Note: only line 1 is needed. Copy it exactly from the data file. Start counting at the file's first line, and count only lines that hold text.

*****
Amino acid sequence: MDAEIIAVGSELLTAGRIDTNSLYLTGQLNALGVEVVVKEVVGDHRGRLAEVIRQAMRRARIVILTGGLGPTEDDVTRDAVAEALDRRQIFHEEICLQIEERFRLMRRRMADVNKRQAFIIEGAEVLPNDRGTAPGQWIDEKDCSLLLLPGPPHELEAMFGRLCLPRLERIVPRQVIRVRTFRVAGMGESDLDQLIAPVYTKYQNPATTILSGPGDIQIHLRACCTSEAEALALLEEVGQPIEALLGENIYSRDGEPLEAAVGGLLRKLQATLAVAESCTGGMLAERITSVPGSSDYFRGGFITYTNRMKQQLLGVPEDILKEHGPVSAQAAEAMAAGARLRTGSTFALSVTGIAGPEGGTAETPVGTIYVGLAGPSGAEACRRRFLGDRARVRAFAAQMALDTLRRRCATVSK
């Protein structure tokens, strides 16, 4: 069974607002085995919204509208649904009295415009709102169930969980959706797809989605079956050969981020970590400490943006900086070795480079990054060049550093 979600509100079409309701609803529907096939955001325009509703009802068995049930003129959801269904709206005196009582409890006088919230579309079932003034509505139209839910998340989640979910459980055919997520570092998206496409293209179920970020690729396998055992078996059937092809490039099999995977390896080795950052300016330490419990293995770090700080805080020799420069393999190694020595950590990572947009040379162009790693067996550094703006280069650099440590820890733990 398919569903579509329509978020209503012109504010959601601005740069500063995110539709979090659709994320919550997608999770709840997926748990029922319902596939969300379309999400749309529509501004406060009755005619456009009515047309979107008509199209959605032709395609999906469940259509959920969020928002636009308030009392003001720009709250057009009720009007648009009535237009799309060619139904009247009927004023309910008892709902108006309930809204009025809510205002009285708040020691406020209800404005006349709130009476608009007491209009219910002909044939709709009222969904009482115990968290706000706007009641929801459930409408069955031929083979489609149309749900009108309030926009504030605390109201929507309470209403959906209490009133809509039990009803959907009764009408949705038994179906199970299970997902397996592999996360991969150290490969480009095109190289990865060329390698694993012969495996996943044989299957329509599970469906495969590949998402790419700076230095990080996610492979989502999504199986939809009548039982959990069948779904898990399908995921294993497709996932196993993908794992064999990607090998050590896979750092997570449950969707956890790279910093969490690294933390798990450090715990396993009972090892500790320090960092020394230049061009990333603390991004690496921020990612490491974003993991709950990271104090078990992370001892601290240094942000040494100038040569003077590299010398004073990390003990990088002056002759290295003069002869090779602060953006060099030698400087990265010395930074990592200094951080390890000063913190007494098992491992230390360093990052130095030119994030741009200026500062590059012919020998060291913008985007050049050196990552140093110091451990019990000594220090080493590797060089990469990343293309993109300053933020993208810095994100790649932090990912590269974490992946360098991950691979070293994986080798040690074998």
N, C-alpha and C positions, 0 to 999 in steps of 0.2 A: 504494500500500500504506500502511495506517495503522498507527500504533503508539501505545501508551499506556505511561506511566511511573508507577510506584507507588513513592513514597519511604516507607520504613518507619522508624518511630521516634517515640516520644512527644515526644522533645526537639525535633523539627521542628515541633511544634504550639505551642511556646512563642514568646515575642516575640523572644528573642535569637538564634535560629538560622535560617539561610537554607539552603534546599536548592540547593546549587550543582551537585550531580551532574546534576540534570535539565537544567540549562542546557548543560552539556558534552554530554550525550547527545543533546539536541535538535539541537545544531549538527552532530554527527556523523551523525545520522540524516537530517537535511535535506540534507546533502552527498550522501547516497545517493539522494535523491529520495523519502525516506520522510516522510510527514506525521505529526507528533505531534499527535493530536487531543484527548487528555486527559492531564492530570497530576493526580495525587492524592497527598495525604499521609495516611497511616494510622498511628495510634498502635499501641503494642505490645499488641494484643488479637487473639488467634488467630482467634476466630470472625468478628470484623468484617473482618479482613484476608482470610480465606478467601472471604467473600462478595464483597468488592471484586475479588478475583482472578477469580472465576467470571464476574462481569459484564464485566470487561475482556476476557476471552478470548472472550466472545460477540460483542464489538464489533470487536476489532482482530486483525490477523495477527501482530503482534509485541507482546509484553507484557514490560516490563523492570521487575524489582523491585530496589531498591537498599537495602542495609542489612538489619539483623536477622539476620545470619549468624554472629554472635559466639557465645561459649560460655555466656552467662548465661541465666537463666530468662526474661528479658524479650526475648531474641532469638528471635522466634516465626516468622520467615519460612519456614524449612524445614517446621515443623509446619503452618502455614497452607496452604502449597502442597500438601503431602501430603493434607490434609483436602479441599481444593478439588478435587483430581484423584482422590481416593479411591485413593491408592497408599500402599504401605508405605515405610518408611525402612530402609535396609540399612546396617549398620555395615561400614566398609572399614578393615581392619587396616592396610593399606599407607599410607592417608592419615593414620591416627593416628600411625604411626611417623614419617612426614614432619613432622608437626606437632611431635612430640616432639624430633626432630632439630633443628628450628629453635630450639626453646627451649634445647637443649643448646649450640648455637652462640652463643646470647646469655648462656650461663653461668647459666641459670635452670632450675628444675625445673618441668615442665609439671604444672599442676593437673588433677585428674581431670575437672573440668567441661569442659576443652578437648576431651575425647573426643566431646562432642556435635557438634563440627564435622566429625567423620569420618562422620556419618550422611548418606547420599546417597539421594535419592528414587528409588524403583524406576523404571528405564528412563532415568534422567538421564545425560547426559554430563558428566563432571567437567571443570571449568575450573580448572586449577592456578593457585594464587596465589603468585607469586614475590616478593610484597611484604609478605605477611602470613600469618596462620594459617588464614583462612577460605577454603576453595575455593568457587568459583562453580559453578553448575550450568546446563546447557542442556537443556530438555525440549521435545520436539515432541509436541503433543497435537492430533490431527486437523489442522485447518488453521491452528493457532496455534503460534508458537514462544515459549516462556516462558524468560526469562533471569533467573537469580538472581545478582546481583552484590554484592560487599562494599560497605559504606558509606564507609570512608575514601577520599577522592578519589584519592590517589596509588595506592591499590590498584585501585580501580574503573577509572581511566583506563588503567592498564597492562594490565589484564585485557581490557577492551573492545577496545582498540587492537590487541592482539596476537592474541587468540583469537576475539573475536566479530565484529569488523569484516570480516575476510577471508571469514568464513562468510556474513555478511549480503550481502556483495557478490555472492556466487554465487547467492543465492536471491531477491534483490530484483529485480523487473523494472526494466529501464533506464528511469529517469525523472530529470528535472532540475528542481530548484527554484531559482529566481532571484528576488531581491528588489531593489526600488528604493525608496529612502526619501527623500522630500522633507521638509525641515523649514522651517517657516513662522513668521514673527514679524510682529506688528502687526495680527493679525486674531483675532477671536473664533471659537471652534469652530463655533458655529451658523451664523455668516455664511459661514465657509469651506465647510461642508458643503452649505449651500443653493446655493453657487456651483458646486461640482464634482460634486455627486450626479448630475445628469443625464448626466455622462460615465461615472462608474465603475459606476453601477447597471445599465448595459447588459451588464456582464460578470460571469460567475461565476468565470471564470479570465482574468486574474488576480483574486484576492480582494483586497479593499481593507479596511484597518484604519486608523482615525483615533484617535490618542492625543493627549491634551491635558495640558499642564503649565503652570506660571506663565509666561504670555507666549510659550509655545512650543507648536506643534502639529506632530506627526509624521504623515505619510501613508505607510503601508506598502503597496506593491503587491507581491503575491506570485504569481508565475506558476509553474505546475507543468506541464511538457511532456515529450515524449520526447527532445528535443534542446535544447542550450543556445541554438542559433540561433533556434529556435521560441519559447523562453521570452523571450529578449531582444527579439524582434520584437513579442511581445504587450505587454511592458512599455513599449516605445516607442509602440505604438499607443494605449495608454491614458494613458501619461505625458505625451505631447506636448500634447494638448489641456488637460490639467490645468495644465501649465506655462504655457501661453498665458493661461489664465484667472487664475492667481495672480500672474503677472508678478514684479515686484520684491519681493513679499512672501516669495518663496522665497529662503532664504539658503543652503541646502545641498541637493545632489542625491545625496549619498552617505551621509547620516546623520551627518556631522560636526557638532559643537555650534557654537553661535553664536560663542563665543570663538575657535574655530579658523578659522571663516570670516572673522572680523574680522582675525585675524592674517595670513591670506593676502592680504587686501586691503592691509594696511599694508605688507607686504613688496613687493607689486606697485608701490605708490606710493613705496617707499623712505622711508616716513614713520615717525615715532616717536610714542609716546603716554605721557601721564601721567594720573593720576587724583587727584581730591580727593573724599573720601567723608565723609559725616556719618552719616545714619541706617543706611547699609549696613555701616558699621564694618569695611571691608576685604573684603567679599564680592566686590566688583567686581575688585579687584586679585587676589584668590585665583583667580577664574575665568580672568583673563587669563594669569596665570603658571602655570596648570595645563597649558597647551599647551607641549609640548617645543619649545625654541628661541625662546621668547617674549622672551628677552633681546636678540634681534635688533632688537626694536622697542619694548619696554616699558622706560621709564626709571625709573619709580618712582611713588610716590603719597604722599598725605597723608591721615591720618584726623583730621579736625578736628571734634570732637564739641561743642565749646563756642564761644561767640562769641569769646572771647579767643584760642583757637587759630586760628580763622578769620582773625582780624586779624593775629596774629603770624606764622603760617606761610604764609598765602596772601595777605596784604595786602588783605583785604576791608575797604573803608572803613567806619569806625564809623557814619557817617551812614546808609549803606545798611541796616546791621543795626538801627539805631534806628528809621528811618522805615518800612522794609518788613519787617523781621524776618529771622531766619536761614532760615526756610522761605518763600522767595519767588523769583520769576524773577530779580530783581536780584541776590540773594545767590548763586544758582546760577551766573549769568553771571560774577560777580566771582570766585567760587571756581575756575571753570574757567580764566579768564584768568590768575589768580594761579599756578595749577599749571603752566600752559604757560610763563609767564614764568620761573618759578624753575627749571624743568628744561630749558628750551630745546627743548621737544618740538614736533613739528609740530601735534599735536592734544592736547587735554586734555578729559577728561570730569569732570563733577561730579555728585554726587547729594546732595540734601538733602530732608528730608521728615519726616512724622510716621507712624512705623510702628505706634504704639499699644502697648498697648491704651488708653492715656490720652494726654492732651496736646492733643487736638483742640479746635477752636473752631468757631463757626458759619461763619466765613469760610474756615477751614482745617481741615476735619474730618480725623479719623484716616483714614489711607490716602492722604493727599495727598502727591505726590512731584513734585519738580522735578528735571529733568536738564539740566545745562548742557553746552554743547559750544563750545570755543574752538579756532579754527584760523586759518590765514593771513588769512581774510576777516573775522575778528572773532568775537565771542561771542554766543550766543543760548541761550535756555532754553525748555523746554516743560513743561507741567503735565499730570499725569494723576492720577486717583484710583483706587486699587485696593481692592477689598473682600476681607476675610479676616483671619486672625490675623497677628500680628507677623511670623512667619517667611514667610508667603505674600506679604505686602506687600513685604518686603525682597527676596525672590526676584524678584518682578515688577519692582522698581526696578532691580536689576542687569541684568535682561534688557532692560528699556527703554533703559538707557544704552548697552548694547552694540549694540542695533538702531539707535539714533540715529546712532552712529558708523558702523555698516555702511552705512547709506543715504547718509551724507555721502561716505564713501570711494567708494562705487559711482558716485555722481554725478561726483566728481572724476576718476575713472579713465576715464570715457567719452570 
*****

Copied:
Amino acid sequence: MDAEIIAVGSELLTAGRIDTNSLYLTGQLNALGVEVVVKEVVGDHRGRLAEVIRQAMRRARIVILTGGLGPTEDDVTRDAVAEALDRRQIFHEEICLQIEERFRLMRRRMADVNKRQAFIIEGAEVLPNDRGTAPGQWIDEKDCSLLLLPGPPHELEAMFGRLCLPRLERIVPRQVIRVRTFRVAGMGESDLDQLIAPVYTKYQNPATTILSGPGDIQIHLRACCTSEAEALALLEEVGQPIEALLGENIYSRDGEPLEAAVGGLLRKLQATLAVAESCTGGMLAERITSVPGSSDYFRGGFITYTNRMKQQLLGVPEDILKEHGPVSAQAAEAMAAGARLRTGSTFALSVTGIAGPEGGTAETPVGTIYVGLAGPSGAEACRRRFLGDRARVRAFAAQMALDTLRRRCATVSK